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Florida, West Virginia and Missouri withdraw from bipartisan effort aimed at maintaining accurate voter rolls News84Media Politics

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Florida, West Virginia and Missouri withdrew on Monday from the Electronic Registration Information Center, the bipartisan multi-state partnership aimed at helping states maintain accurate voter rolls.

ERIC is a nonprofit system that helps participating states keep their registration rolls accurate and up to date by analyzing voter data and sharing reports with members, in order for them to update their voter rolls, remove ineligible voters and investigate potential voter fraud.

“ERIC will follow our Bylaws and Membership Agreement regarding any member’s request to resign membership,” Shane Hamlin, the group’s executive director, said in a statement in response to Monday’s withdrawals. We will continue our work on behalf of our remaining member states in improving the accuracy of America’s voter rolls and increasing access to voter registration for all eligible citizens.”

The three states join Alabama and Louisiana, who have previously retreated from the partnership.

The GOP-led states’ withdrawals are coming amid conspiracy theories that blame the system for voter fraud, despite there being no evidence of widespread voter fraud in the 2020 and 2022 elections.

Hamlin released an open letter last week addressing “recent misinformation spreading” about the group.

“ERIC is never connected to any state’s voter registration system. Members retain complete control over their voter rolls and they use the reports we provide in ways that comply with federal and state laws,” Hamlin stated.

According to Florida’s secretary of state, Monday’s decision was due to “concerns about data privacy and blatant partisanship.”

“As Secretary of State, I have an obligation to protect the personal information of Florida’s citizens, which the ERIC agreement requires us to share,” Republican Cord Byrd said in a news release. “Florida has tried to back reforms to increase protections, but these protections were refused. Therefore, we have lost confidence in ERIC.”

But when Florida first joined ERIC in 2019, Florida Gov. Ron DeSantis touted the partnership as the “right thing to do” and claimed it would ensure “voter rolls are up-to-date and it will increase voter participation” in Florida elections.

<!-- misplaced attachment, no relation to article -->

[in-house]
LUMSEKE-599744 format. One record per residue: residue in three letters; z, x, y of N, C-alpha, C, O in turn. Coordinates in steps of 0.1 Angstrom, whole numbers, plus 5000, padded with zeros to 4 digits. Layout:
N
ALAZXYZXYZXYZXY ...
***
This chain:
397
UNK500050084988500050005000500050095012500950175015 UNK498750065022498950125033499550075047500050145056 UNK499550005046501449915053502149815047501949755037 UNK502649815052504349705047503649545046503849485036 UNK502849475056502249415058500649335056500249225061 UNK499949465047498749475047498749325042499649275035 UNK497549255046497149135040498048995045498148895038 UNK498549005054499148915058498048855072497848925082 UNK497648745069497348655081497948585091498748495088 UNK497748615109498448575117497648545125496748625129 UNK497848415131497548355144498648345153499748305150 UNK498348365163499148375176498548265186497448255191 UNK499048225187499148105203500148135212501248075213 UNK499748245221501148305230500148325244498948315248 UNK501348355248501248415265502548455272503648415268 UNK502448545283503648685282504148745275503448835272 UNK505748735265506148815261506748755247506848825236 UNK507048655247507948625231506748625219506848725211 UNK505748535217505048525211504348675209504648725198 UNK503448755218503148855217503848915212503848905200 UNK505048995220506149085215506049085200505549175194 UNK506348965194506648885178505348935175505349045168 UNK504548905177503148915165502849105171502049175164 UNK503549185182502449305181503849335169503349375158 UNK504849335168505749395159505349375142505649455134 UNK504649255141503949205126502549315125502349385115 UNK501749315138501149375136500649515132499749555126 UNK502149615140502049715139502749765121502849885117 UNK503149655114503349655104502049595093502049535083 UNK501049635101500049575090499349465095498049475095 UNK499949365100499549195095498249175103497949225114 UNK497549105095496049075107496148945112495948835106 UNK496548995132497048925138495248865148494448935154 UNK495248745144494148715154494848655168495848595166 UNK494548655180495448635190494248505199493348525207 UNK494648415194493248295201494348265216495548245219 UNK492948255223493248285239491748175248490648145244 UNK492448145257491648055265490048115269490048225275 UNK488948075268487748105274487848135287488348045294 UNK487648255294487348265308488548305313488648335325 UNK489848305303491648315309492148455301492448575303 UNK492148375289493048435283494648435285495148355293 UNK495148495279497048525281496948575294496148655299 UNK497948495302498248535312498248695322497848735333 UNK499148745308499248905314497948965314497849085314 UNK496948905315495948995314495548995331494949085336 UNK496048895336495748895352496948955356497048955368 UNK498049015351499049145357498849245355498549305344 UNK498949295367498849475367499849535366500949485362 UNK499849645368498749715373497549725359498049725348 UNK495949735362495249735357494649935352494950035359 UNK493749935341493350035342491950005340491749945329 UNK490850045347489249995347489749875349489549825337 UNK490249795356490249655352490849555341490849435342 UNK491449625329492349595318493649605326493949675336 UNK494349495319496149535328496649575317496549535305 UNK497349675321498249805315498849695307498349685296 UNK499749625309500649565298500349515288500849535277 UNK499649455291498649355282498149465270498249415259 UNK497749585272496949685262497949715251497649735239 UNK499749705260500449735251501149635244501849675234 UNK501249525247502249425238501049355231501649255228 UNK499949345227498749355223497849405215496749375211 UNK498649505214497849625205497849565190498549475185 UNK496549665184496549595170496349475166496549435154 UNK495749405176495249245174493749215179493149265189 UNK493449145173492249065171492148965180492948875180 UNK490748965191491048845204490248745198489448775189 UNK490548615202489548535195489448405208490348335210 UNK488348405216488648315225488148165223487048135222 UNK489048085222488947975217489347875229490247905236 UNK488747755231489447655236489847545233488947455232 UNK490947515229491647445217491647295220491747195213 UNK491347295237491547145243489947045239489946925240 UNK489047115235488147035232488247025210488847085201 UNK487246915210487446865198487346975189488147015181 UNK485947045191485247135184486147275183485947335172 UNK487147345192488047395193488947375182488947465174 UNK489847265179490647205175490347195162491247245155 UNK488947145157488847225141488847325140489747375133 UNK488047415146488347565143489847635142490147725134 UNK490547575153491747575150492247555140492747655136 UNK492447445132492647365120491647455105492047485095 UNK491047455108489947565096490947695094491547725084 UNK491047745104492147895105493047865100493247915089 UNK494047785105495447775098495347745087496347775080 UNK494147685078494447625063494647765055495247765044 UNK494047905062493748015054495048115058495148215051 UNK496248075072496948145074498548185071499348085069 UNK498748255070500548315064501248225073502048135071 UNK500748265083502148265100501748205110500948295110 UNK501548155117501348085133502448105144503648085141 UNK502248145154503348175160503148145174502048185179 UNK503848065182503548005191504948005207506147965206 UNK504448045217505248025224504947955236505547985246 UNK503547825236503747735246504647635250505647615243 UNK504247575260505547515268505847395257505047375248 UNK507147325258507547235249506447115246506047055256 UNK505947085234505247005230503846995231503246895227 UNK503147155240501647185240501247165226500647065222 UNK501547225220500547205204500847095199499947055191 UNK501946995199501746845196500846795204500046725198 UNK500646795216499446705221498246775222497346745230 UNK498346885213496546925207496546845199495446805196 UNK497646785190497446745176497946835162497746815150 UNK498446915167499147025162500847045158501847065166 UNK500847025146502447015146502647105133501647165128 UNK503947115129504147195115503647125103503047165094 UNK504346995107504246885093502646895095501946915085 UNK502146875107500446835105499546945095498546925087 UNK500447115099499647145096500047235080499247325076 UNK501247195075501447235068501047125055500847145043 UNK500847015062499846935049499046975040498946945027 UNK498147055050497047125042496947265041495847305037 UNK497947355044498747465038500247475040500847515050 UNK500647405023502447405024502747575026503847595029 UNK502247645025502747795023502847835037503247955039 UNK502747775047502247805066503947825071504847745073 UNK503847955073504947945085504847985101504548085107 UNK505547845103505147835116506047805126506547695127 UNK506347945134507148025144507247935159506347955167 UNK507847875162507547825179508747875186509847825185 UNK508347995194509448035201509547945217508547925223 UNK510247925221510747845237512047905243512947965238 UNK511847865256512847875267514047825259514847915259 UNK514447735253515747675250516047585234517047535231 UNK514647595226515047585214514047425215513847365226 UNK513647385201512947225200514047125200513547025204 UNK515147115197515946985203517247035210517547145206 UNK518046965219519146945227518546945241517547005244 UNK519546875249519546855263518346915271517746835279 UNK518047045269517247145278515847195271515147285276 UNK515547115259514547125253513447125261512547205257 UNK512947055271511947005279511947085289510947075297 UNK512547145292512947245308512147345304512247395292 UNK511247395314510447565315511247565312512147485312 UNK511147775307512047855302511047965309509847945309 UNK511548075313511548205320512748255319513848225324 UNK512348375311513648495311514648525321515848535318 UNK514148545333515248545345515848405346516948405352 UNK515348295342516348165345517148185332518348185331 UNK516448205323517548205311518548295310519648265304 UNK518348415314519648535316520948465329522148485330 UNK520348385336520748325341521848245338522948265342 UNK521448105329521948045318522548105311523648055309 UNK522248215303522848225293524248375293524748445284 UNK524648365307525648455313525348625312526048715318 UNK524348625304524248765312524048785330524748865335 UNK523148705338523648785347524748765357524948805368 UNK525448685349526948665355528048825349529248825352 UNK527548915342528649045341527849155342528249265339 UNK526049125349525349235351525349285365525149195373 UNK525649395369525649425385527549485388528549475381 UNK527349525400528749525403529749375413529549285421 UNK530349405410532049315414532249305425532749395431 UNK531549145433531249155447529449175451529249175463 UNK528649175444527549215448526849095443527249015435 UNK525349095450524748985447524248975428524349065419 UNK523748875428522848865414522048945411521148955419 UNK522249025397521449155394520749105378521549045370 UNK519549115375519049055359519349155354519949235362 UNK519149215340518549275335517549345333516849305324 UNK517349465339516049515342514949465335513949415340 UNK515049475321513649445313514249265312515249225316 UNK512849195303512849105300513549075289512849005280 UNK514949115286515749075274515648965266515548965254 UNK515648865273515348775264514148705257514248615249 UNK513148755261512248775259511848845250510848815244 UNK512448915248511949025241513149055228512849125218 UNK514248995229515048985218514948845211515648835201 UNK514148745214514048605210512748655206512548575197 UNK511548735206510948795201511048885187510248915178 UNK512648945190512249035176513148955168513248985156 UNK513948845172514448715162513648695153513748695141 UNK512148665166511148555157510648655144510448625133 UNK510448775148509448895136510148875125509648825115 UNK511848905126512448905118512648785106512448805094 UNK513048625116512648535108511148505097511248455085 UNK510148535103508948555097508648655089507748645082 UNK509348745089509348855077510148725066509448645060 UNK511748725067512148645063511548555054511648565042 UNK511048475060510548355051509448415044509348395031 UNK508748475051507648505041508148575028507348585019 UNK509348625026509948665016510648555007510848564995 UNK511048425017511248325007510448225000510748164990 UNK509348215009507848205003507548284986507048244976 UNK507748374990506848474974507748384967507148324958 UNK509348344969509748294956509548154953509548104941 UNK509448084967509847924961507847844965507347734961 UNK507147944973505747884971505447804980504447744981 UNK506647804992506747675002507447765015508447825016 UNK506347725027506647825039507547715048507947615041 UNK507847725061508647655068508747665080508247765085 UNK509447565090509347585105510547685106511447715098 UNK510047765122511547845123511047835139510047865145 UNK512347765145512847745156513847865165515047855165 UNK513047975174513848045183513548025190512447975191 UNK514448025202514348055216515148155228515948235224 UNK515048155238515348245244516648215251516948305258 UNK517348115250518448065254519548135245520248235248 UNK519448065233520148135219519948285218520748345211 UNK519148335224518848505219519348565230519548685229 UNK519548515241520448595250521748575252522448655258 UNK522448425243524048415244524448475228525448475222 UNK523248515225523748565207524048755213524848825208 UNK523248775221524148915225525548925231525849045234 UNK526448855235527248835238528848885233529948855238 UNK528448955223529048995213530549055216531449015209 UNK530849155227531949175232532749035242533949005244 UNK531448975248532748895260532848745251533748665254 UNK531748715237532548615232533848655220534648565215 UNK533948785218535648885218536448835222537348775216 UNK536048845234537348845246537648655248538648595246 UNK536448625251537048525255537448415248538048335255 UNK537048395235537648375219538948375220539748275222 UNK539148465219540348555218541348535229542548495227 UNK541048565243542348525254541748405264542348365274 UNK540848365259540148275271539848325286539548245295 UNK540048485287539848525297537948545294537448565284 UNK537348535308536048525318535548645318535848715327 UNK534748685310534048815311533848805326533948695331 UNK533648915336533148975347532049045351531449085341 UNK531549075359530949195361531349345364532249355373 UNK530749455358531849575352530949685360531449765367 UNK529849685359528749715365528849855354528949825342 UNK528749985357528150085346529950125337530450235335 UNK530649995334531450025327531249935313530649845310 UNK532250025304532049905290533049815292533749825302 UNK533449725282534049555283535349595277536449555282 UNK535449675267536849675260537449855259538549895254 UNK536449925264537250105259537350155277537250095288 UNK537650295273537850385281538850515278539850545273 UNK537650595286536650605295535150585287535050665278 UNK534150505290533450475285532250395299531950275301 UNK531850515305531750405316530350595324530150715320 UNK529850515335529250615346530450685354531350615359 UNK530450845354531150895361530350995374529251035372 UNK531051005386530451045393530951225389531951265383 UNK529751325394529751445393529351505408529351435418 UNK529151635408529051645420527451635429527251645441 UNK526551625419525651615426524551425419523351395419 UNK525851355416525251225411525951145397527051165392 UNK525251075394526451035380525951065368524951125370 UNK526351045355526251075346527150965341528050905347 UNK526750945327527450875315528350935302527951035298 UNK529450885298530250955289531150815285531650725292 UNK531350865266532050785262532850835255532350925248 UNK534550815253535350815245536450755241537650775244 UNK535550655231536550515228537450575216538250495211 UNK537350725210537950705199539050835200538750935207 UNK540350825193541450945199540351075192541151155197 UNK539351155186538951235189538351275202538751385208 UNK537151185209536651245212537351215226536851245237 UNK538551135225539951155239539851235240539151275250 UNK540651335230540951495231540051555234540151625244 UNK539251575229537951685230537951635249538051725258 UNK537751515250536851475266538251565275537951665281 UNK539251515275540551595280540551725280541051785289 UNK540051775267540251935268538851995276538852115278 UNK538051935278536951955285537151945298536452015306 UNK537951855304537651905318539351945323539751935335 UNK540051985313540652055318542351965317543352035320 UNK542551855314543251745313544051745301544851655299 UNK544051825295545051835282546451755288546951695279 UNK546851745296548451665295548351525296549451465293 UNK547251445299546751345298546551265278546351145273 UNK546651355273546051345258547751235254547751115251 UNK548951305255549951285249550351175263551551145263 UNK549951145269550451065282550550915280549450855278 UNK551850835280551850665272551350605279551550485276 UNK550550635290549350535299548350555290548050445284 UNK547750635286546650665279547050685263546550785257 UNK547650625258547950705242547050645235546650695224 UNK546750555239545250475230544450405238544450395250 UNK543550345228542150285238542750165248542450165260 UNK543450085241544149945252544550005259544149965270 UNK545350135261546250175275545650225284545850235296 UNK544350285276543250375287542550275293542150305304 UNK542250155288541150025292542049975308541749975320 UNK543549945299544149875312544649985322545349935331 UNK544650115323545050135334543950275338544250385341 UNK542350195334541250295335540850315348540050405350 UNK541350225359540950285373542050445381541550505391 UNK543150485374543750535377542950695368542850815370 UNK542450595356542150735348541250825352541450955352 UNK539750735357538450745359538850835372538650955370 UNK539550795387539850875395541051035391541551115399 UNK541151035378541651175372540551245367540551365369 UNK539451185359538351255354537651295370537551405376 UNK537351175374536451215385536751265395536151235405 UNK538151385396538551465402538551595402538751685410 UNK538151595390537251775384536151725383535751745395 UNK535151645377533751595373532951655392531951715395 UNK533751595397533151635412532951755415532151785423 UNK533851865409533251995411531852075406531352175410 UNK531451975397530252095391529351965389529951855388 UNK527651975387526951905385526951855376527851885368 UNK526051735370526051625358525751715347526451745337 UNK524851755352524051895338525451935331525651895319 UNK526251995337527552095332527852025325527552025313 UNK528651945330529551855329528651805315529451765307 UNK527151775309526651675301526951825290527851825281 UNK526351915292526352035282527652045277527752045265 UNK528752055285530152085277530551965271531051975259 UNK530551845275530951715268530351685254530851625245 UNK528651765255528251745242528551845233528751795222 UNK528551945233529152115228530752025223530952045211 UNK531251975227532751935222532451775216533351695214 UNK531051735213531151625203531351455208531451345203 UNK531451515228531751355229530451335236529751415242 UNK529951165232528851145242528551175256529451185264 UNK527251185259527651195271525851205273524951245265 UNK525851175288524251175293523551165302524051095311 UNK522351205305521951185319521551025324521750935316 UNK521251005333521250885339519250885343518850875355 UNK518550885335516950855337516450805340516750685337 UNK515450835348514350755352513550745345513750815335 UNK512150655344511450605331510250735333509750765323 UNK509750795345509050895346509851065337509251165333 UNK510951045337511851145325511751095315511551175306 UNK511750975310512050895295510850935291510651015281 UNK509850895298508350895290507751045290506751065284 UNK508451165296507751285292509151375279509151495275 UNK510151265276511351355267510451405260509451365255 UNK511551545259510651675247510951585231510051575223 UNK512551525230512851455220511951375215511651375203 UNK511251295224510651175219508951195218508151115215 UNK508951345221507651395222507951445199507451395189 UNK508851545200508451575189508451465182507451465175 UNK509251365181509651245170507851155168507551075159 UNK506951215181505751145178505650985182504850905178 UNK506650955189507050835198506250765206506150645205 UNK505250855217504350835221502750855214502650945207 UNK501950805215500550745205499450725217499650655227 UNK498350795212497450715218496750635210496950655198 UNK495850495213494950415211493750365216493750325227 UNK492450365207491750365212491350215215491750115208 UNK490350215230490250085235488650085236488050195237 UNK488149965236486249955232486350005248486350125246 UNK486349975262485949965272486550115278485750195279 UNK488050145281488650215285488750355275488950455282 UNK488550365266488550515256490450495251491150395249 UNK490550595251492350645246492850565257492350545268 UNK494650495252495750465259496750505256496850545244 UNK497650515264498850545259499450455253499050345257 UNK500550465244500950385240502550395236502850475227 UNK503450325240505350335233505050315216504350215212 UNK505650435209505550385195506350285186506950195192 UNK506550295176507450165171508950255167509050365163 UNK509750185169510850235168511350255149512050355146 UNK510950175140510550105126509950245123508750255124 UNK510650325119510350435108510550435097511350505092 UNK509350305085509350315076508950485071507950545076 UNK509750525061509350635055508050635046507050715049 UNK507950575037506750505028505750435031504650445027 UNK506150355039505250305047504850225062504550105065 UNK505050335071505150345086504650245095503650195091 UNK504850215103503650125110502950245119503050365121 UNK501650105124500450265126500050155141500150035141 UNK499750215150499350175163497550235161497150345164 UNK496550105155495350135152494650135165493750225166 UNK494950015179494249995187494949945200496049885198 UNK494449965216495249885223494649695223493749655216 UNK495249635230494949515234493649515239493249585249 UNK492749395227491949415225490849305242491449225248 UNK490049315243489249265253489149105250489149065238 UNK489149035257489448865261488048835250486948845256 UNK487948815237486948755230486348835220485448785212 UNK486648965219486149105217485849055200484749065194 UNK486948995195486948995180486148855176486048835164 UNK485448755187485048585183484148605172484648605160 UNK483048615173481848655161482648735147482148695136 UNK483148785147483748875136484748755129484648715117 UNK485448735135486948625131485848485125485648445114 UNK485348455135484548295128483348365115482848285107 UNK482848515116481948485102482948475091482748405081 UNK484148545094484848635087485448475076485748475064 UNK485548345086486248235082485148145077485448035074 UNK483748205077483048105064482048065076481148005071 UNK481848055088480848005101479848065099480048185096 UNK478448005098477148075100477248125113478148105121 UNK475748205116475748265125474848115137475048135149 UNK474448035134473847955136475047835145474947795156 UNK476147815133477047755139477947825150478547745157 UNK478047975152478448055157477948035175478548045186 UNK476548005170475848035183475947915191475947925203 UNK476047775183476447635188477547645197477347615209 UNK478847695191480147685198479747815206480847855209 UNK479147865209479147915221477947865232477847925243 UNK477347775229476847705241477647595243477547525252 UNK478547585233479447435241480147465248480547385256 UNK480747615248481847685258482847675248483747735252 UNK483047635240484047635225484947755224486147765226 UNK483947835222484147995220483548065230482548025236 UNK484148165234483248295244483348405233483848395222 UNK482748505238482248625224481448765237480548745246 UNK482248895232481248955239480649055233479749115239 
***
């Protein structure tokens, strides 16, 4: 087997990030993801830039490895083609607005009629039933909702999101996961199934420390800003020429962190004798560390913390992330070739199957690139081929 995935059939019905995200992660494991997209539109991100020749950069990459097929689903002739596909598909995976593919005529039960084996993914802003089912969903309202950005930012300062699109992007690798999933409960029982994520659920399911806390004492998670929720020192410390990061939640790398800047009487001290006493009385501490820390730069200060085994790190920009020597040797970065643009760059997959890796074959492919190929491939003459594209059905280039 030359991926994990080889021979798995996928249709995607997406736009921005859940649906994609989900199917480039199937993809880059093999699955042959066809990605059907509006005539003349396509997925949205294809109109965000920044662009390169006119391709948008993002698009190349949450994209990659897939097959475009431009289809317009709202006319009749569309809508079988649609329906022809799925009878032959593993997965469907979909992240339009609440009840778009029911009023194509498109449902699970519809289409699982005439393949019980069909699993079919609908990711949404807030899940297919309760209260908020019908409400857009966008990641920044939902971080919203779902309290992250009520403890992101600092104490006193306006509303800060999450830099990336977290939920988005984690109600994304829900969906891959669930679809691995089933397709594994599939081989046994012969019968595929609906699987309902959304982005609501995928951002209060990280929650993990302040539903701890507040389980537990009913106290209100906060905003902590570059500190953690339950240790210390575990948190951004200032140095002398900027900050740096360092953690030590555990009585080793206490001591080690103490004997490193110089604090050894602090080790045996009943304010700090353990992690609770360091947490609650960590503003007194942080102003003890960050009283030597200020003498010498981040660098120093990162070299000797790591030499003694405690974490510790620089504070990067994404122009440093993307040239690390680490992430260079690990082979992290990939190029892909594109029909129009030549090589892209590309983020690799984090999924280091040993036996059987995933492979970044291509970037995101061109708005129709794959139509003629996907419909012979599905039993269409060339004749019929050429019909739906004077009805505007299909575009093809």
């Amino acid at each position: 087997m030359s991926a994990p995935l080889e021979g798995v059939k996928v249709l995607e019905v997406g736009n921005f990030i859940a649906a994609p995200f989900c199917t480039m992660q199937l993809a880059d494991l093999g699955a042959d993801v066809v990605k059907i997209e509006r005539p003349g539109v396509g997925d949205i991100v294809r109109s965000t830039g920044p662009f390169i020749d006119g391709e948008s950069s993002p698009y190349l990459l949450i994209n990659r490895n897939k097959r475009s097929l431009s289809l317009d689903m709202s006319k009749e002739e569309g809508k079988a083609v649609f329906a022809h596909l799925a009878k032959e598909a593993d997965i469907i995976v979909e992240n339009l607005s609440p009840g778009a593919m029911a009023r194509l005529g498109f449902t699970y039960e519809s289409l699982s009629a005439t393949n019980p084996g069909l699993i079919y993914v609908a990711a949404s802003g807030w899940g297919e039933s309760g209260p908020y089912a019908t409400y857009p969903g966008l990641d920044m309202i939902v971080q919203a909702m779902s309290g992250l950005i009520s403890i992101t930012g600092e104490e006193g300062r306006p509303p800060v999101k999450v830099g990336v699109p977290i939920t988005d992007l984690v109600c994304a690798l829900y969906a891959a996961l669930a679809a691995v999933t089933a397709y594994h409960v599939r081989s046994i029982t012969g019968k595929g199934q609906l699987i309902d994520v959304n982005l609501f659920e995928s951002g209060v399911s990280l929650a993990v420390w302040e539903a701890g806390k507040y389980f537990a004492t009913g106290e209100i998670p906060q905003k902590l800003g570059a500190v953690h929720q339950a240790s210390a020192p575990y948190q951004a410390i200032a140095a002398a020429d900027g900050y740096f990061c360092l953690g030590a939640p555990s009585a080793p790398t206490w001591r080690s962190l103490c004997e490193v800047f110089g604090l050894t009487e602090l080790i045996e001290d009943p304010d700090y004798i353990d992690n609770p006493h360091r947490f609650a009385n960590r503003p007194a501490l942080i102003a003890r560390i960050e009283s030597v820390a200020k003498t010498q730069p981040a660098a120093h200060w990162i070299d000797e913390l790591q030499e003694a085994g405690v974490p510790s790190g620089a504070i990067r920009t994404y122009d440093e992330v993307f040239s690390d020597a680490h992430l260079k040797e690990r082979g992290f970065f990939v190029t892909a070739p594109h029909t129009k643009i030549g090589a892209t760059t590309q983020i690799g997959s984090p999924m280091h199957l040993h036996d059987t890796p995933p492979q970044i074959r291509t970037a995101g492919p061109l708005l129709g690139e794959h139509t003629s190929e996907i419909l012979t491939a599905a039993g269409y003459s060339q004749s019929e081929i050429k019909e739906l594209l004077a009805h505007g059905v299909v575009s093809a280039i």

More recently, the Republican governor expressed a positive note about the abilities of ERIC last August for his own political agenda, when he announced the arrest of 20 ex-felons for voting illegally in the 2020 election.

“If you actually vote in both places in a primary or in a general election, we have the ability to match those records through the ERIC system for most states now,” DeSantis said at the time.

Brad Ashwell, Florida state director of All Voting is Local, said DeSantis is “caving into pressure by election deniers” and the governor has had “a persistent pattern of reacting to conspiracy theorists and making expensive decisions that impact our election system in negative ways. ”

“Things are just either not an issue, that are a standard part of the election process or things that really aren’t a problem getting politicized and blown out of proportion into this large threat, and it’s not productive. It doesn’t help voters and will lead to additional costs,” Ashwell said.

In a letter addressed to Hamlin on Monday, Missouri Secretary of State John Ashcroft listed reasons for his decision claiming ERIC “refuses to require member states to participate in addressing multi-state voter fraud” and “unnecessarily restricts how Missouri utilizes data reports.”

The withdrawals follow an ERIC Board of Directors meeting last month in Washington, DC. West Virginia’s secretary of state’s office said in a news release that the meeting was to “to consider changes to the bylaws and membership agreement recommended by a bi-partisan working group of several member states.”

“After a last-second change to the agenda and disjointed discussions interrupted numerous times by non-voting, non-dues-paying individuals, the ERIC Board rejected critical working group recommended changes that would have prevented third-party influences from serving as non- state ex officio members to the ERIC Board of Directors,” the release stated.

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